British Defense Minister Phillip Hammond, on a visit to Washington, affirmed unofficially that Britain stands ready to strike Iran if the Strait of Hormuz is closed. Officially this was not said as the Obama administration tries keep a low profile on plans for attacking Iran.

Tehran is staging military’s maneuvers every few days to assuring the Iranian people that its leaders are fully prepared to defend the country against an American or Israeli strike on its national nuclear program. By this strategy, Iran’s ground, sea and air forces are maintained constantly at top war readiness to thwart any surprise attack. The next Iranian naval exercise at the Strait of Hormuz to take place in February, although its 10-day drill in the same arena only ended Monday, 2. Jan. 2012. Iranian marine commandos were preparing to sow mines in the strategic Strait of Hormuz. Other – last week tested – possibility was using Shahab-3 ballistic missiles which have a range of 1,600 kilometers and other missiles, such as the Nasr1 cruise marine missile, are capable of reaching Hormuz from central Iran. Tehran has also redistributed the Shahab missiles to secret sites ready to launch retaliatory strikes.

Iran itself has reported that the new Fordow nuclear enrichment plant will be operational in the near future to refine uranium to a fissile purity of 20% – far more than the 3.5% level usually required to power nuclear energy plants. 20 % uranium can be turned more easily into fissile warhead material. Based to information of the International Atomic Energy Agency inspection 348 machines are operating at Fordow. Operations at the bunker-like Fordow facility south of Tehran are small in comparison to Iran’s main enrichment site in Natanz in central Iran, where nearly 8,000 centrifuges are operating. The centrifuges at the underground labs are considered more efficient than others and are shielded from aerial surveillance and protected against airstrikes by up to 300 feet (90 meters) of mountain rock. Iran has also announced that it had succeeded in producing and testing its own uranium fuel rods for use in its nuclear power plants. If true, this claim would constitute a significant advance in Iran’s efforts to attain the capability of powering its nuclear reactors without international assistance.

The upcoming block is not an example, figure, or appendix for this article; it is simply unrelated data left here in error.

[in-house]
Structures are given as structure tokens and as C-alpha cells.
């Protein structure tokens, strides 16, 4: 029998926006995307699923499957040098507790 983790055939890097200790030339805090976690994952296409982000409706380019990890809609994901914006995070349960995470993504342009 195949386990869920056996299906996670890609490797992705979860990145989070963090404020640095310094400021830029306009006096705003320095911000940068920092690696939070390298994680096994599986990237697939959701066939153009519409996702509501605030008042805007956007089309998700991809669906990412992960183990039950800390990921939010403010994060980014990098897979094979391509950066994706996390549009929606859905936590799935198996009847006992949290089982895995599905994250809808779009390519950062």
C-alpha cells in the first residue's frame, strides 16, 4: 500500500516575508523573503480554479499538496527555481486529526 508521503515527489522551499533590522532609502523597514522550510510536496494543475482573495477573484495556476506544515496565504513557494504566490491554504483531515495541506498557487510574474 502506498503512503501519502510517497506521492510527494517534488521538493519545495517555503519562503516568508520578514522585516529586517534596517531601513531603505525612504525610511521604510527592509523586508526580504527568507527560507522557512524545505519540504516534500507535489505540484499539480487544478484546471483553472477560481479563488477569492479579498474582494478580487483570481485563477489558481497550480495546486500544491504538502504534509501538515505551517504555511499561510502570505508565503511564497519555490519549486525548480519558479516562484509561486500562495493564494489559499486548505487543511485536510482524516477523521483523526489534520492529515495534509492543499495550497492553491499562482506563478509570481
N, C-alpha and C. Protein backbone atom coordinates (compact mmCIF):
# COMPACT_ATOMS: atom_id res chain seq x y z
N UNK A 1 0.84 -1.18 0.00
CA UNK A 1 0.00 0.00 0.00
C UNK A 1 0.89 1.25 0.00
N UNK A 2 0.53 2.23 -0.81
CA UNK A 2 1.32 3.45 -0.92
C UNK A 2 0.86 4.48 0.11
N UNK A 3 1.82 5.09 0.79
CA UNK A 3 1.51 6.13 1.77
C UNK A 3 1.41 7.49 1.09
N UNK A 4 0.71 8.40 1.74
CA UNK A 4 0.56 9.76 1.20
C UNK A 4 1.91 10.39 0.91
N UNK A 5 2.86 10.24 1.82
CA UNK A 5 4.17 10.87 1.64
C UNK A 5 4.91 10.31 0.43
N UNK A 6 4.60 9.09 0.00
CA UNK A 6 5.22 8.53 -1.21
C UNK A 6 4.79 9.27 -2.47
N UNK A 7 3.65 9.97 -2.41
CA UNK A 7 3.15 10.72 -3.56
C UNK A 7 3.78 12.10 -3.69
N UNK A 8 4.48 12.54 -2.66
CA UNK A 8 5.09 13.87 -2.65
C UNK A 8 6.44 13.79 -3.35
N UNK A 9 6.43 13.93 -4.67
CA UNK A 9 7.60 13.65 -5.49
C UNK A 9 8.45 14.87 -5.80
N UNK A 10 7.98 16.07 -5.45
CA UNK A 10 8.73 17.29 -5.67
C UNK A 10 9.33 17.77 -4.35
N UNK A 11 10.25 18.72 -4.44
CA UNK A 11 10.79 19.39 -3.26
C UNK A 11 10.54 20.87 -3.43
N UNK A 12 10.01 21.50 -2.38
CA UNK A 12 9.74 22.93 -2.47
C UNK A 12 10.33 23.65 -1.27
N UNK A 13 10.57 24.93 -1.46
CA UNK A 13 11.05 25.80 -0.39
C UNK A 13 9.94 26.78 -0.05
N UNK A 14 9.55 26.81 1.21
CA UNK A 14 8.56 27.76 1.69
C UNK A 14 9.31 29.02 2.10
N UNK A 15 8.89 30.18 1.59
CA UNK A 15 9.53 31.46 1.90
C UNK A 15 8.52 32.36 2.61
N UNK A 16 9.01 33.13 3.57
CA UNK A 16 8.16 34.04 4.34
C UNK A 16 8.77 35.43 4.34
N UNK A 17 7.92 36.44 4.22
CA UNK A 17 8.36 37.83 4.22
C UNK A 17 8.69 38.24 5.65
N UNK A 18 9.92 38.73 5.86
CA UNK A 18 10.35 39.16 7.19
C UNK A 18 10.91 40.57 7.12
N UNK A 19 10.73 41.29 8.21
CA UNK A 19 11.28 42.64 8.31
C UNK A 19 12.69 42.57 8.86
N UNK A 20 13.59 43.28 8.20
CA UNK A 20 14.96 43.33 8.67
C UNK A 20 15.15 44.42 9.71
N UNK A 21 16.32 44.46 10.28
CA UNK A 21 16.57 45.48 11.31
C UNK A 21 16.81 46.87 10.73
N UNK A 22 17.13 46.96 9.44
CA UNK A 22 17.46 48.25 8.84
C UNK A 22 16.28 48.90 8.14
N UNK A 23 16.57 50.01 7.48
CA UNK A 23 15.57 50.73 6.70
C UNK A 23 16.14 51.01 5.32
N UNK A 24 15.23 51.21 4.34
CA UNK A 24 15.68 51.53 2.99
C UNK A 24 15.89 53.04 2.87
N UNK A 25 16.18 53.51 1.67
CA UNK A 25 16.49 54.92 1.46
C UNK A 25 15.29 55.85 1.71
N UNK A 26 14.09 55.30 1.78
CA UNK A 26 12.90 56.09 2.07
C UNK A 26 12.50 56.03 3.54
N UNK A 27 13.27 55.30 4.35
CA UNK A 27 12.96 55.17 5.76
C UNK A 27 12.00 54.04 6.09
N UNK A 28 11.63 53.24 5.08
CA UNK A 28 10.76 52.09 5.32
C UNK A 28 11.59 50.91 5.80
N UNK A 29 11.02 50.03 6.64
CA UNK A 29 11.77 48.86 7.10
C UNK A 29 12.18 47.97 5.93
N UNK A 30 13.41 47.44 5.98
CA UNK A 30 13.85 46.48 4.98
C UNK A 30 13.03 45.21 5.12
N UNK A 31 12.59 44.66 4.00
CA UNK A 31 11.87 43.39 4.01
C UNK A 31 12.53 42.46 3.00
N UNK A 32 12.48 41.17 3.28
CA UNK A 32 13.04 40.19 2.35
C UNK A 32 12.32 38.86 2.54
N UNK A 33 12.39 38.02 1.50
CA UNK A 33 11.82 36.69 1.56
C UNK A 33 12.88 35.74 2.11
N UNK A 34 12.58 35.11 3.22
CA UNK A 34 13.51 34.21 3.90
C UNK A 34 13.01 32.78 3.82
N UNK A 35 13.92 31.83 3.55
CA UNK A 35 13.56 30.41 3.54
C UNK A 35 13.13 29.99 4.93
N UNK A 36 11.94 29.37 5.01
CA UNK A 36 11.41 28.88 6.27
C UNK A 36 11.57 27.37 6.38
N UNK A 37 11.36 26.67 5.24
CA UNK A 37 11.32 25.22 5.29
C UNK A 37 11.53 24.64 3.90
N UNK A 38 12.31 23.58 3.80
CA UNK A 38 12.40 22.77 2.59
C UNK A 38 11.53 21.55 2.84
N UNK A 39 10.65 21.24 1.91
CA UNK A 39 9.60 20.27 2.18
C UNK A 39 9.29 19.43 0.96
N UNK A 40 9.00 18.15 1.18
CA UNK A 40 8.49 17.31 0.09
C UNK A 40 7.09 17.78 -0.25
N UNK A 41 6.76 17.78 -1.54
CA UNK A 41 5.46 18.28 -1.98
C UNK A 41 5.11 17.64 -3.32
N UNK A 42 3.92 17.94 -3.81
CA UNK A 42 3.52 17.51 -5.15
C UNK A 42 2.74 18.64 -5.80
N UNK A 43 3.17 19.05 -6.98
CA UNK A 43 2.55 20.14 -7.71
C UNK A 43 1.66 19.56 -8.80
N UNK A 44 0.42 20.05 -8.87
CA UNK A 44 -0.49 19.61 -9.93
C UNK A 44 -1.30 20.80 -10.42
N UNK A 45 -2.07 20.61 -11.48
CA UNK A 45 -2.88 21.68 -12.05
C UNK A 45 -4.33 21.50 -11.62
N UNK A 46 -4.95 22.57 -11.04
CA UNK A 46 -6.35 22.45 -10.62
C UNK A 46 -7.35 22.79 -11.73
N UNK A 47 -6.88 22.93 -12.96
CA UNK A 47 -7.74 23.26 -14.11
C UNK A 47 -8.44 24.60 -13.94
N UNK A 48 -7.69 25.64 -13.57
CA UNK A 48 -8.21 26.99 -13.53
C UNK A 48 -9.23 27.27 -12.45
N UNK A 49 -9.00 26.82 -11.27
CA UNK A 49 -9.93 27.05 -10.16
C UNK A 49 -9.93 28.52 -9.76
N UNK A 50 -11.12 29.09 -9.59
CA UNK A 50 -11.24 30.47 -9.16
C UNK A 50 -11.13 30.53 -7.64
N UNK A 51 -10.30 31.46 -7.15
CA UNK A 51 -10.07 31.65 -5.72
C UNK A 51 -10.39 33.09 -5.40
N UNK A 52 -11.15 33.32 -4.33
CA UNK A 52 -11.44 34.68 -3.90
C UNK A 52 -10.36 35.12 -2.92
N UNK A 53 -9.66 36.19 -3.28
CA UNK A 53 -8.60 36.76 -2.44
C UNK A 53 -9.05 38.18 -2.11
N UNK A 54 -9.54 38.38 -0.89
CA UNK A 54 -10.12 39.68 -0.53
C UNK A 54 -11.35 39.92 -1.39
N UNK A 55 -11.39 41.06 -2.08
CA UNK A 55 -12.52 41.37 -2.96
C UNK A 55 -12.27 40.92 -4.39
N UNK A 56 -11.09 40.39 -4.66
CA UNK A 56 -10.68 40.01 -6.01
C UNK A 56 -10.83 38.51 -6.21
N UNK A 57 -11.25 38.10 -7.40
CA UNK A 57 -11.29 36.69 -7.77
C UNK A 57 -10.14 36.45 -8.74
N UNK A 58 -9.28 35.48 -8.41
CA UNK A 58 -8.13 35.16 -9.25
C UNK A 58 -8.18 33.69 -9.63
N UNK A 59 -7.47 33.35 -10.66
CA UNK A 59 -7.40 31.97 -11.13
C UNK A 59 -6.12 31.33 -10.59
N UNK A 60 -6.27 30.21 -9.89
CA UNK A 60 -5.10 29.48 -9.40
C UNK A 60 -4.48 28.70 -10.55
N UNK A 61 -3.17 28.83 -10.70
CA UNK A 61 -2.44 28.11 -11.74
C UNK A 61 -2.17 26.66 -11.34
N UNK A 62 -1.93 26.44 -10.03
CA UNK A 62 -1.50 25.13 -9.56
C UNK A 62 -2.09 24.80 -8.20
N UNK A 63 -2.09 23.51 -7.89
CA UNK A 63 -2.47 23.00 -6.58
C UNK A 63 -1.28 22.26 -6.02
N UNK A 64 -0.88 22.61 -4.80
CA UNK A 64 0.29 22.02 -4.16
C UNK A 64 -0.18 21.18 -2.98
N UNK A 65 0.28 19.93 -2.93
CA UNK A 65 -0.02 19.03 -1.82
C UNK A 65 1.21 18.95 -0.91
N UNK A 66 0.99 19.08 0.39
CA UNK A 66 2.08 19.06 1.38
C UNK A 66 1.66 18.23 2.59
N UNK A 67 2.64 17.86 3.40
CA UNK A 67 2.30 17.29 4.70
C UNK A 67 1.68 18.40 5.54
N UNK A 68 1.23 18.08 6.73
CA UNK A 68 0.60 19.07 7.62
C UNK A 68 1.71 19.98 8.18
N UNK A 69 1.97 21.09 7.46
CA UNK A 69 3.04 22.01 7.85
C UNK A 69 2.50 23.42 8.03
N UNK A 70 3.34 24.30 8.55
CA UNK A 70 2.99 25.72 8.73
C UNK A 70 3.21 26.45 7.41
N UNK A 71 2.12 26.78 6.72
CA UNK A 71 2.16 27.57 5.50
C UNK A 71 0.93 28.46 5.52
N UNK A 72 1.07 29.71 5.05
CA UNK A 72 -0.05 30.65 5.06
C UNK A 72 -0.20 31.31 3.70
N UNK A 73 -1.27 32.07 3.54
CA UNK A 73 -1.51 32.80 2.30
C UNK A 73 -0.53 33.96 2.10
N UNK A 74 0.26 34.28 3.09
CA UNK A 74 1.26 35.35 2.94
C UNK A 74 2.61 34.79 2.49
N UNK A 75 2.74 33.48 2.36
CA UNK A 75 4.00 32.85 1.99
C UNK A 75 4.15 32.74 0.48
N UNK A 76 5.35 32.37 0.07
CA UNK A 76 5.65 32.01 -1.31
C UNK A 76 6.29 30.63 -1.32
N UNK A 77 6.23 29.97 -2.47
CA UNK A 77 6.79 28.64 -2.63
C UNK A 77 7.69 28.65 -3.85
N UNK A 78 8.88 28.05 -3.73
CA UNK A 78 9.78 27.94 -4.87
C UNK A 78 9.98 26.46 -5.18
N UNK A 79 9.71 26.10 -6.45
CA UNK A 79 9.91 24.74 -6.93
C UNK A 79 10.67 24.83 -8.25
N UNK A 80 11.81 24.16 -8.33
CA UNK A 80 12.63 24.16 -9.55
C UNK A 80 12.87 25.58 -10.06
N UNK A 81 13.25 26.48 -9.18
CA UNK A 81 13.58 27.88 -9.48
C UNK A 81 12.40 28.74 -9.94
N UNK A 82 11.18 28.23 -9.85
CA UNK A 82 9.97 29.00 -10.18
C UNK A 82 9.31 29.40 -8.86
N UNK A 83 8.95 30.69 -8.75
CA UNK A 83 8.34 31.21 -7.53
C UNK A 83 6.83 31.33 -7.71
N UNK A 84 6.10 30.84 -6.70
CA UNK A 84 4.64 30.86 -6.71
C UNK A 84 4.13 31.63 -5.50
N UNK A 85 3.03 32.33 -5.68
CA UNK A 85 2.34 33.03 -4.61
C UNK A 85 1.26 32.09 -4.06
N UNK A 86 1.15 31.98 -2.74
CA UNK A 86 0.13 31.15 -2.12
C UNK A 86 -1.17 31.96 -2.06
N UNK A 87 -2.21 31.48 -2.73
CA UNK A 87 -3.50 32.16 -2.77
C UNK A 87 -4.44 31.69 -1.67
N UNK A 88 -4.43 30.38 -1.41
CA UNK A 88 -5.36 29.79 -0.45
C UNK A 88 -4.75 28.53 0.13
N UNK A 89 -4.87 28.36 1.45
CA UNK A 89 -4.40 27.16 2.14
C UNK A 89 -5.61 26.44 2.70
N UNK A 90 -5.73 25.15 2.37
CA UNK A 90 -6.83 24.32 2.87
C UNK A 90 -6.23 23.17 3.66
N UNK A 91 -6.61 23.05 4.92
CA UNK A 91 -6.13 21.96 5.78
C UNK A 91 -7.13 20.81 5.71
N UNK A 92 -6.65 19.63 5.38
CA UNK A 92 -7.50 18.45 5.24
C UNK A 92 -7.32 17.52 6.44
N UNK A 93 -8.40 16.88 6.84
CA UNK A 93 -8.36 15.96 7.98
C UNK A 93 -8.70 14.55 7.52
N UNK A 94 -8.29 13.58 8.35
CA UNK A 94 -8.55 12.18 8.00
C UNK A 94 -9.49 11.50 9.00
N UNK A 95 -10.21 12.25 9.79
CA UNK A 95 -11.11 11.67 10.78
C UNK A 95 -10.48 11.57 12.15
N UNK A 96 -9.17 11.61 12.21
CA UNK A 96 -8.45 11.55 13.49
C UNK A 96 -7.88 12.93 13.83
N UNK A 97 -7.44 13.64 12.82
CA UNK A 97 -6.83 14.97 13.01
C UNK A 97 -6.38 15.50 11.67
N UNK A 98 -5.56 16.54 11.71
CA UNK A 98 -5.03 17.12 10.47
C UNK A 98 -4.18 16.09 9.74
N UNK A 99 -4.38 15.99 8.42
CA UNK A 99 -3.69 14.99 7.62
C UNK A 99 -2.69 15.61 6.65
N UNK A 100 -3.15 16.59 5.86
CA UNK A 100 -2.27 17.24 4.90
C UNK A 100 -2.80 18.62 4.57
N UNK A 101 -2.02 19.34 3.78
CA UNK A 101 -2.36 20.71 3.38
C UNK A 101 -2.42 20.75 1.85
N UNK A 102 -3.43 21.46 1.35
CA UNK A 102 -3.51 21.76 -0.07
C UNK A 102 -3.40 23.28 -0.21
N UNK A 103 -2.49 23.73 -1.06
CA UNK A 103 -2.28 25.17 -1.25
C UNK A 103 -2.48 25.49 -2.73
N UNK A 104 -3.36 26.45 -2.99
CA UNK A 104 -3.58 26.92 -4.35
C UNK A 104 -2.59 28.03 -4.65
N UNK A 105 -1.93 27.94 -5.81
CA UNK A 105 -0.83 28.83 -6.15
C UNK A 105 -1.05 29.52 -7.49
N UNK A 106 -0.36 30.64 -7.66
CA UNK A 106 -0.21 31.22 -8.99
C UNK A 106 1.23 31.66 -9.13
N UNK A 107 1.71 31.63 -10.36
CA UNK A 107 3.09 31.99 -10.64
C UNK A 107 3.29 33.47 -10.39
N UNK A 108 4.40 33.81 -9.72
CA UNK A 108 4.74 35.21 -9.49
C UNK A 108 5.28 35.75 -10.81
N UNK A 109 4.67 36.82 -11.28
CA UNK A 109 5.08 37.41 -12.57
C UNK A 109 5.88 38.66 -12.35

Military option on the table

The starting point with today’s tensions could be the interview in a CBS Tuesday, Dec. 20 where US Secretary of Defense Leon Panetta said following: “Despite the efforts to disrupt the Iranian nuclear program, they have reached a point where they can assemble a bomb in a year or potentially less”. This is a radical change in US administration policy. “That’s a red line for us and that’s a red line, obviously, for the Israelis,” Panetta noted. Instead of warning Israel against striking Iran, he said: “If we have to do it we will deal with it.”A nuclear weapon in Iran is unacceptable”.